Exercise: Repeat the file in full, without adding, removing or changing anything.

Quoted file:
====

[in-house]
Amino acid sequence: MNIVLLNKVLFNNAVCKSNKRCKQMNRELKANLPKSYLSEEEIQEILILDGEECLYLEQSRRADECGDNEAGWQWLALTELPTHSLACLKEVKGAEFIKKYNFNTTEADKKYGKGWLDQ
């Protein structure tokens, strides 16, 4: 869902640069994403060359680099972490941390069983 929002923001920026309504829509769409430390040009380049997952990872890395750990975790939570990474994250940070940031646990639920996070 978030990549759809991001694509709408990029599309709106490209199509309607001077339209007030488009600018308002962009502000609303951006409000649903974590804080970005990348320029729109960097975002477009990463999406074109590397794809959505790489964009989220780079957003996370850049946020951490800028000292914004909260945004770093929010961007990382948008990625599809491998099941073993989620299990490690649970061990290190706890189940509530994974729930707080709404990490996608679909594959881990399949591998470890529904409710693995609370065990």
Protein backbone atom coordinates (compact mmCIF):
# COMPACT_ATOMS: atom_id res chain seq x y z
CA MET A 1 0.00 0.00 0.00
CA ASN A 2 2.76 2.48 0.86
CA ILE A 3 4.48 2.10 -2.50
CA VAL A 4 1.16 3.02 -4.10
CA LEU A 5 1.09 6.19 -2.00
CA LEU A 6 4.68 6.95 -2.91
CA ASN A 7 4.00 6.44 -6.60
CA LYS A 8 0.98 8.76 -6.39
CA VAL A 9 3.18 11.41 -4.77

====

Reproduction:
[in-house]
Amino acid sequence: MNIVLLNKVLFNNAVCKSNKRCKQMNRELKANLPKSYLSEEEIQEILILDGEECLYLEQSRRADECGDNEAGWQWLALTELPTHSLACLKEVKGAEFIKKYNFNTTEADKKYGKGWLDQ
């Protein structure tokens, strides 16, 4: 869902640069994403060359680099972490941390069983 929002923001920026309504829509769409430390040009380049997952990872890395750990975790939570990474994250940070940031646990639920996070 978030990549759809991001694509709408990029599309709106490209199509309607001077339209007030488009600018308002962009502000609303951006409000649903974590804080970005990348320029729109960097975002477009990463999406074109590397794809959505790489964009989220780079957003996370850049946020951490800028000292914004909260945004770093929010961007990382948008990625599809491998099941073993989620299990490690649970061990290190706890189940509530994974729930707080709404990490996608679909594959881990399949591998470890529904409710693995609370065990």
Protein backbone atom coordinates (compact mmCIF):
# COMPACT_ATOMS: atom_id res chain seq x y z
CA MET A 1 0.00 0.00 0.00
CA ASN A 2 2.76 2.48 0.86
CA ILE A 3 4.48 2.10 -2.50
CA VAL A 4 1.16 3.02 -4.10
CA LEU A 5 1.09 6.19 -2.00
CA LEU A 6 4.68 6.95 -2.91
CA ASN A 7 4.00 6.44 -6.60
CA LYS A 8 0.98 8.76 -6.39
CA VAL A 9 3.18 11.41 -4.77